Within funds specifically appropriated therefor, the superintendent shall obtain or develop education technology assessments that may be administered in the elementary, middle, and high school grades to assess the essential academic learning requirements for technology. The assessments shall be designed to be classroom or project-based so that they can be embedded in classroom instruction and be administered and scored by school staff throughout the regular school year using consistent scoring criteria and procedures. By the 2010-11 school year, these assessments shall be made available to school districts for the districts' voluntary use.Kind of exciting, don't you think? I do. My mind has been abuzz with all sorts of ways that these "classroom or project-based" assessments could look. (Tech standards are here, in case you're interested to see what we will attempt to assess.) My goal is to make sure that these assessments rock so hard that teachers will just have to have them, even though it is voluntary. Most of my focus right now is on gathering resources that might be useful for the task ahead. Some things I've learned along the way:
- NCLB requires that every school with 8th graders report a measure of those students' technology literacy. This does not mean a formal assessment is required---most states are sliding along using a simple survey or reporting tool.
- According to the most recent version of Education Week's annual Technology Counts report, only 13 states had some sort of assessment of technology skills. Of those, 6 are using a canned on-line test, 4 have their own online versions of a test (I couldn't see what was behind the curtain), and 3 are a complete mystery---nary a shred of evidence on the state department of education websites (most of which are painful, at best, to navigate).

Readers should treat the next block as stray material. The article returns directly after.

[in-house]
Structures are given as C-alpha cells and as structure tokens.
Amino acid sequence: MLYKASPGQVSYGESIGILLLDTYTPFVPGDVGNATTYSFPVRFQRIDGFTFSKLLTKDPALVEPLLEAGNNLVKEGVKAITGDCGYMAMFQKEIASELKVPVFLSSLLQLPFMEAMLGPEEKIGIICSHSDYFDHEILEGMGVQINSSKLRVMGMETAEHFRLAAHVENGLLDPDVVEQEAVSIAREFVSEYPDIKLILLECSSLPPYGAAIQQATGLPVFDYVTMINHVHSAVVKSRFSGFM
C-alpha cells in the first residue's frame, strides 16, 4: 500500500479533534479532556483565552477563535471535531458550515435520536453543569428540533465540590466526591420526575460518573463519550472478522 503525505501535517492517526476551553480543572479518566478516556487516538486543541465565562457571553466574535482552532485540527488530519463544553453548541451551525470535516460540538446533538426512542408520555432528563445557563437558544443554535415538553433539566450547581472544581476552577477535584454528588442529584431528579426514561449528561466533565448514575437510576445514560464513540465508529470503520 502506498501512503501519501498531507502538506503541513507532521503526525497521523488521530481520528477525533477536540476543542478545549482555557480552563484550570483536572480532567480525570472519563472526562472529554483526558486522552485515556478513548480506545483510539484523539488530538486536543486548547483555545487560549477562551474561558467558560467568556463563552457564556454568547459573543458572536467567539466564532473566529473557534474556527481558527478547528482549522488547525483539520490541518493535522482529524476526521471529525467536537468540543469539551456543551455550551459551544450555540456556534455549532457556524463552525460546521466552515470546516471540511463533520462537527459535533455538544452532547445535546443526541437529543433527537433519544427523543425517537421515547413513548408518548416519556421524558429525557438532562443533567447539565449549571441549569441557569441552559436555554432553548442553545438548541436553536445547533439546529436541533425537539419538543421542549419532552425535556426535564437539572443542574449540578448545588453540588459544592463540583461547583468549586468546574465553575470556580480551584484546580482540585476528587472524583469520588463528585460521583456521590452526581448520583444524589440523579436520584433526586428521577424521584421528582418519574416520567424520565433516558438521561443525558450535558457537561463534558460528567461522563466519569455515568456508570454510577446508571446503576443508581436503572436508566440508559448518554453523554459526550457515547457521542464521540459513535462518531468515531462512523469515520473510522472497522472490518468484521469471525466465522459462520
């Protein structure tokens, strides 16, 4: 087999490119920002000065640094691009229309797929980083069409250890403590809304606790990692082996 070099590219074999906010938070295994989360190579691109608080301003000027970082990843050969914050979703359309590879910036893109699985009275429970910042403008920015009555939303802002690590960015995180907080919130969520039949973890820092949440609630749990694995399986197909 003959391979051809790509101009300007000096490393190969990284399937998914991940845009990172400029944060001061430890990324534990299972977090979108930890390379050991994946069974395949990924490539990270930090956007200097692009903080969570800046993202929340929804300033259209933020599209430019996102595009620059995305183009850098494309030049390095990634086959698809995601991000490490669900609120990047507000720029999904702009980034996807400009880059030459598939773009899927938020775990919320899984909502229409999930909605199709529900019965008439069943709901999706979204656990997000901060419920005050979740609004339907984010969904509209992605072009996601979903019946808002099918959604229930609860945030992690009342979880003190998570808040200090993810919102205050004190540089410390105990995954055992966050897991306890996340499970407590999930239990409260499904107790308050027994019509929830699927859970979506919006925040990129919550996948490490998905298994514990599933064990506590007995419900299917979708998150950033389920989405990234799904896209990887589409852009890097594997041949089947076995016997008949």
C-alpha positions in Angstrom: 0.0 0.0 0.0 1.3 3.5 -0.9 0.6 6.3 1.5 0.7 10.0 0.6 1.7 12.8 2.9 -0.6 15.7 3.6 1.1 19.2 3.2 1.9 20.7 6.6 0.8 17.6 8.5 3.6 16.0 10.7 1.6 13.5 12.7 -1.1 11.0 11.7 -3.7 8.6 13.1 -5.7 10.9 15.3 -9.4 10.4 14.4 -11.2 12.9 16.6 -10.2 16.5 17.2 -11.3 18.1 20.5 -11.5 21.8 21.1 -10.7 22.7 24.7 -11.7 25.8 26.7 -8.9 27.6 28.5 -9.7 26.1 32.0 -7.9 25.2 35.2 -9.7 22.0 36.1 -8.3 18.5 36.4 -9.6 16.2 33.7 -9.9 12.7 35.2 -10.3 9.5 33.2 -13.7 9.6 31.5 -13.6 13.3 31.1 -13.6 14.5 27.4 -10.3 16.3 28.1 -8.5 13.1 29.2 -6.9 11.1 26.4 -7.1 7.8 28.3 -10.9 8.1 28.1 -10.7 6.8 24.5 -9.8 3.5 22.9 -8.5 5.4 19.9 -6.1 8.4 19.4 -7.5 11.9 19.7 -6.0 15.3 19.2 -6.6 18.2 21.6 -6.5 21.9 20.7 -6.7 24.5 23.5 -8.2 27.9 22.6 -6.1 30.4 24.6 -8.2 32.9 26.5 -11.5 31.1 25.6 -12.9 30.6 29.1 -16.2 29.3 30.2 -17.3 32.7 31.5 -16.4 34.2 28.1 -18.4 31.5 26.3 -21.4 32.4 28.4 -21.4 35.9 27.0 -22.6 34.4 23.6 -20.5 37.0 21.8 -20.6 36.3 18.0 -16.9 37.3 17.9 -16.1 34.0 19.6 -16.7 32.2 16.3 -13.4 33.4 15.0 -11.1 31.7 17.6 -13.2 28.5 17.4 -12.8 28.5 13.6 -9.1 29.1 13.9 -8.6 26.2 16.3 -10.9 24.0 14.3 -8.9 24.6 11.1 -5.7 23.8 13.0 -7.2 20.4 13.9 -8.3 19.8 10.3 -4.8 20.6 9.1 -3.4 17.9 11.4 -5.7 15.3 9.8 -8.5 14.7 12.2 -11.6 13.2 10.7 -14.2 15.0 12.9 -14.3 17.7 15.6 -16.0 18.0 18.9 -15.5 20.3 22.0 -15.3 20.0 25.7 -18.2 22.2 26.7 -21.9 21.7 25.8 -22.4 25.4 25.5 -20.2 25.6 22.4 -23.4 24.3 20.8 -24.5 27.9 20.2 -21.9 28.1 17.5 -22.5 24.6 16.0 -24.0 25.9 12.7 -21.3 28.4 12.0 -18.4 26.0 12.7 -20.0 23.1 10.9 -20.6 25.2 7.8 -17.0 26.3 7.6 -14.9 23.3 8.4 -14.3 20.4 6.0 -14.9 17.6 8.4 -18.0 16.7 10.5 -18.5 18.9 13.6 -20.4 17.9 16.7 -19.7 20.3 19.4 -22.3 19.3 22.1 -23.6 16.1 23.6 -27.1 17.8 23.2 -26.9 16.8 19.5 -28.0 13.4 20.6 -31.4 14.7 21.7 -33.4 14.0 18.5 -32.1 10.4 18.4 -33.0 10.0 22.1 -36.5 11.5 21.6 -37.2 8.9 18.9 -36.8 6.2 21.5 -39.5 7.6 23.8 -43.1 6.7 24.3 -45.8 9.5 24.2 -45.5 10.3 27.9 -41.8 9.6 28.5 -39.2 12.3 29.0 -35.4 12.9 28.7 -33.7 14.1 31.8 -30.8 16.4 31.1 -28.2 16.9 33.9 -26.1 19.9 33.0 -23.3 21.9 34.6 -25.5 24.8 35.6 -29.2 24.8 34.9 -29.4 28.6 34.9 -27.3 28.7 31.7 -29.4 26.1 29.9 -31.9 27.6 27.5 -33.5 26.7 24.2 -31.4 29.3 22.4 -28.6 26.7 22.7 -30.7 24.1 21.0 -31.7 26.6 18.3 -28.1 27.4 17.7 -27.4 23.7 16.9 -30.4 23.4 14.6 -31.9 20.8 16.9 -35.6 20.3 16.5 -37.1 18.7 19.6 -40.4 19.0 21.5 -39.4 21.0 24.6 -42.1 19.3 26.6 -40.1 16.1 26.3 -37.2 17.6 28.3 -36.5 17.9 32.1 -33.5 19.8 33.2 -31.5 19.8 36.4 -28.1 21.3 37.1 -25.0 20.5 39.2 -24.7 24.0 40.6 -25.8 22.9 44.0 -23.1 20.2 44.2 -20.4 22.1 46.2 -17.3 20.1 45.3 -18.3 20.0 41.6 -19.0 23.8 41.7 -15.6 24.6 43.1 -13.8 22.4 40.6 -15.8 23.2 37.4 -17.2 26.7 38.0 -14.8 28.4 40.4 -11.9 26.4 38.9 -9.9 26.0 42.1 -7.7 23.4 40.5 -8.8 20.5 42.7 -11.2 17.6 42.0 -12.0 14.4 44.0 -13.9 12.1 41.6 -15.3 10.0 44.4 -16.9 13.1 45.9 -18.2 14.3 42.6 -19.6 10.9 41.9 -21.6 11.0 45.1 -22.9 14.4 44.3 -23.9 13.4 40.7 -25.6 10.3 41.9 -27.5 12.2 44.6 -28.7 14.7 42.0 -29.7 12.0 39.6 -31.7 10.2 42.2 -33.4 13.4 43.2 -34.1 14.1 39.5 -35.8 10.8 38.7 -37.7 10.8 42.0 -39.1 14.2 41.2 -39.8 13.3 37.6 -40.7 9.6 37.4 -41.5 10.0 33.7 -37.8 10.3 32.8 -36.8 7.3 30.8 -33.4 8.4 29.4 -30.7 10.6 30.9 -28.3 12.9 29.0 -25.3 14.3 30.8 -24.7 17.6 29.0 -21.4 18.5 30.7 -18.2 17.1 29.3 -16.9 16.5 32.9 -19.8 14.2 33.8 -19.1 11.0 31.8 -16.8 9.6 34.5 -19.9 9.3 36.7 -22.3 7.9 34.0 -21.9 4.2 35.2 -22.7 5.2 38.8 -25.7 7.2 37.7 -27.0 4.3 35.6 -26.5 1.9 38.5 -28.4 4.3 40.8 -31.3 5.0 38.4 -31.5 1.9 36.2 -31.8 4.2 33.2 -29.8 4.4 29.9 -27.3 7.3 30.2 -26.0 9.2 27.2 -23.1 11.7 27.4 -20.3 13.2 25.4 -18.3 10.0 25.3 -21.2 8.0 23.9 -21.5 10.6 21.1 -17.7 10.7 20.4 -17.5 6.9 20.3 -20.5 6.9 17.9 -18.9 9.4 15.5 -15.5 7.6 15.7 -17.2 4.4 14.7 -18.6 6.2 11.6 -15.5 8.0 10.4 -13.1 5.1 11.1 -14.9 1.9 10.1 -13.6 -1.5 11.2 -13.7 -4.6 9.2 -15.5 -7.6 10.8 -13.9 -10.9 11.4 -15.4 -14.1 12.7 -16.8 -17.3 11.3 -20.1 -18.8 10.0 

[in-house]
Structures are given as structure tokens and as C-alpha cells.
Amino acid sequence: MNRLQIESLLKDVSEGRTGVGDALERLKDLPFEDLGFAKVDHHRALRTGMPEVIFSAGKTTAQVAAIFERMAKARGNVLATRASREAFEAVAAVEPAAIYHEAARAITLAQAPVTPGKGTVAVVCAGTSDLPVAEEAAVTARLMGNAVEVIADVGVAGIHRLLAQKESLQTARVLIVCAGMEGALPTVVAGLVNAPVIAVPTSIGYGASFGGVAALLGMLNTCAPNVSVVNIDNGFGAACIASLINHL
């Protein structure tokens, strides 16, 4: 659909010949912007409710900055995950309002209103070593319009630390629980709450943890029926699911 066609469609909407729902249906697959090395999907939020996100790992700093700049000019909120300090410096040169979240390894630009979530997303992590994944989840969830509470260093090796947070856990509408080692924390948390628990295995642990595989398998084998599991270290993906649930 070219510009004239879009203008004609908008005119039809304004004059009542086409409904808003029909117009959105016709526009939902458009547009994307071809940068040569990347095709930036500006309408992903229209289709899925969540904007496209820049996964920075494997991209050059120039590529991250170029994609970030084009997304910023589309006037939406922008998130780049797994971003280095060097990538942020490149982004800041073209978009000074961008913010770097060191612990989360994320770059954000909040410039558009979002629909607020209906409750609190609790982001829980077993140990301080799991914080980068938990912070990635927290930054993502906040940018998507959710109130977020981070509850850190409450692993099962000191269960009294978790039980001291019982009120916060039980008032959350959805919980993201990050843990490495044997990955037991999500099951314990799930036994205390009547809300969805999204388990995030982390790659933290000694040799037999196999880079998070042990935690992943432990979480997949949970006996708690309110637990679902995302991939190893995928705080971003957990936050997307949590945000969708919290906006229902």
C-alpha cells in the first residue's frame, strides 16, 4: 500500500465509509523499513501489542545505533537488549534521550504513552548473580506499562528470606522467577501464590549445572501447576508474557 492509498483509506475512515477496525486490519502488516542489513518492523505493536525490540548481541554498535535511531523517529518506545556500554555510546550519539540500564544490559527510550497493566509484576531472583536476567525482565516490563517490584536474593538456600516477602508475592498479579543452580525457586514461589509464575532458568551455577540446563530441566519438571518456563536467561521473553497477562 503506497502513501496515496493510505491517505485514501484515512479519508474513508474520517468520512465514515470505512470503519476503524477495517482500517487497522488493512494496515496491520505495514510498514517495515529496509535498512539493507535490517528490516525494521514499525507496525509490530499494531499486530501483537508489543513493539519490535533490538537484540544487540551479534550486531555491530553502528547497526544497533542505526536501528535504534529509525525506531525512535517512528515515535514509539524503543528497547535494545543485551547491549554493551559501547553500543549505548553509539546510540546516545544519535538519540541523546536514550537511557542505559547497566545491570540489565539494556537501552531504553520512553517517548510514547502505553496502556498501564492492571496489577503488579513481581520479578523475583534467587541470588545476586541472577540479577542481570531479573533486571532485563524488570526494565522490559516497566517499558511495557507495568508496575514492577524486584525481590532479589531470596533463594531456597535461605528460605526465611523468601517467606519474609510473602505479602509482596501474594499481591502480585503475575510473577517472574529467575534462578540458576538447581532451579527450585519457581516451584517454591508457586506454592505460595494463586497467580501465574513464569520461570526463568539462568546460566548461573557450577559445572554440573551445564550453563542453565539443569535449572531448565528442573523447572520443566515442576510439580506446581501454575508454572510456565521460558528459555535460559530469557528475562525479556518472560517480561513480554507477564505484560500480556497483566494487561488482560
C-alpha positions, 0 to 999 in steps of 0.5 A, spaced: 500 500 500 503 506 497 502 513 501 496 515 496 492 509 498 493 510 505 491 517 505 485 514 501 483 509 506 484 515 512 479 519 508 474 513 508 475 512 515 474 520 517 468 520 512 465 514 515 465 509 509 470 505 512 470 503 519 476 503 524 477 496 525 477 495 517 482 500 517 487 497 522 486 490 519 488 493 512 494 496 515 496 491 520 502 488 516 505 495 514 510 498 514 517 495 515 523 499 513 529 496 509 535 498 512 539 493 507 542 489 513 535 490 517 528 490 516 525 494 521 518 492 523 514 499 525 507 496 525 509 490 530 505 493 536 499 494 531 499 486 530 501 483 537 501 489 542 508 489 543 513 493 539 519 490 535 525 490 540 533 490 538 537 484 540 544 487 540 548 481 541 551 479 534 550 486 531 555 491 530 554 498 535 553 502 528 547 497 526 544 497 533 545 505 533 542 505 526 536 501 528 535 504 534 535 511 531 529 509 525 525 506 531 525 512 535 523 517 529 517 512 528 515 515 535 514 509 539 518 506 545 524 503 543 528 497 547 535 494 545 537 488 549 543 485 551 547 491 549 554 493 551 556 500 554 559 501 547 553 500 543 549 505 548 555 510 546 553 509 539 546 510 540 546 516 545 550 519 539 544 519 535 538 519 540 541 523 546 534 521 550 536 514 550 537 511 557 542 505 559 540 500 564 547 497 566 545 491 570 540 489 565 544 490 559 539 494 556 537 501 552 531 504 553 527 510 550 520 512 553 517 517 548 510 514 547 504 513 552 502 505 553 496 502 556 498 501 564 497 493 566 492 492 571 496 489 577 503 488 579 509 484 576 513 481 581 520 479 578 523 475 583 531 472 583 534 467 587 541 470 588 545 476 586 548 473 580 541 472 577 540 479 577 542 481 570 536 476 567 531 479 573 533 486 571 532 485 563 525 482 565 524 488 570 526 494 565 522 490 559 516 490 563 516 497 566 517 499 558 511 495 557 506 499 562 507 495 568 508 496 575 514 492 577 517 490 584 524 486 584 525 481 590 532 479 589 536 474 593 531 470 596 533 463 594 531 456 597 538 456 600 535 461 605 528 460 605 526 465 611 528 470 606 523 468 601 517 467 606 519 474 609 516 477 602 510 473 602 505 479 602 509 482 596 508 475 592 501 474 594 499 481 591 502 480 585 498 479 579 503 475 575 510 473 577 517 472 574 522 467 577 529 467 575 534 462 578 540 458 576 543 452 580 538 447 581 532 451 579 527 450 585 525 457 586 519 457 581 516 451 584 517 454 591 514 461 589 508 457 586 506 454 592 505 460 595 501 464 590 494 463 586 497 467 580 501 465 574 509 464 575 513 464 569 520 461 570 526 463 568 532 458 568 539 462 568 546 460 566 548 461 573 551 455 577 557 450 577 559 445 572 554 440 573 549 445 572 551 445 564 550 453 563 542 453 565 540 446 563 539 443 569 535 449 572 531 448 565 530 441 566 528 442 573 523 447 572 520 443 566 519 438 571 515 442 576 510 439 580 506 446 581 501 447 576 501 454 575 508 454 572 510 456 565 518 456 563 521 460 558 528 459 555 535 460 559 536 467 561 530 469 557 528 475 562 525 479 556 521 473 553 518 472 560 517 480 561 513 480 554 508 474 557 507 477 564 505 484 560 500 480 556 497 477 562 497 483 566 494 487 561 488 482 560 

- Bottom line: I'm hanging out on my own here. Sigh.
The problem is that most projects which ostensibly use educational technology end up with rubrics that assess other things, such as writing or speaking skills. These rubrics aren't bad. I have no beef with them other than they supply no way to measure the students understanding and use of technology. Those are the real targets we're after. I find this lack of presence not only frustrating, but careless. With all the passion being put into the educational mindset about 21st century skills---why doesn't anyone at least make some sort of effort to measure them? If we believe that the sorts of tools and thinking that occurs in a "modern" learning environment are important...why do we have no way to provide feedback to students about this? I don't buy the argument that only the product matters. When we say we are placing value on innovation and creativity using educational technology---then there must be some better guidance than "I'll know it when I see it."
I do think that I'm on the right track with rubrics that incorporate thinking skills or focus on the qualities of educational technology products (e.g. What makes for a good podcast?), but this all feels like very new territory. This is odd when I am more or less late to this game. Many others have been focusing on educational technology far longer and more deeply than I. I have no doubts whatsoever as to the high quality of lessons and instruction out there. I just wonder if kids are getting the scores and feedback that they should have.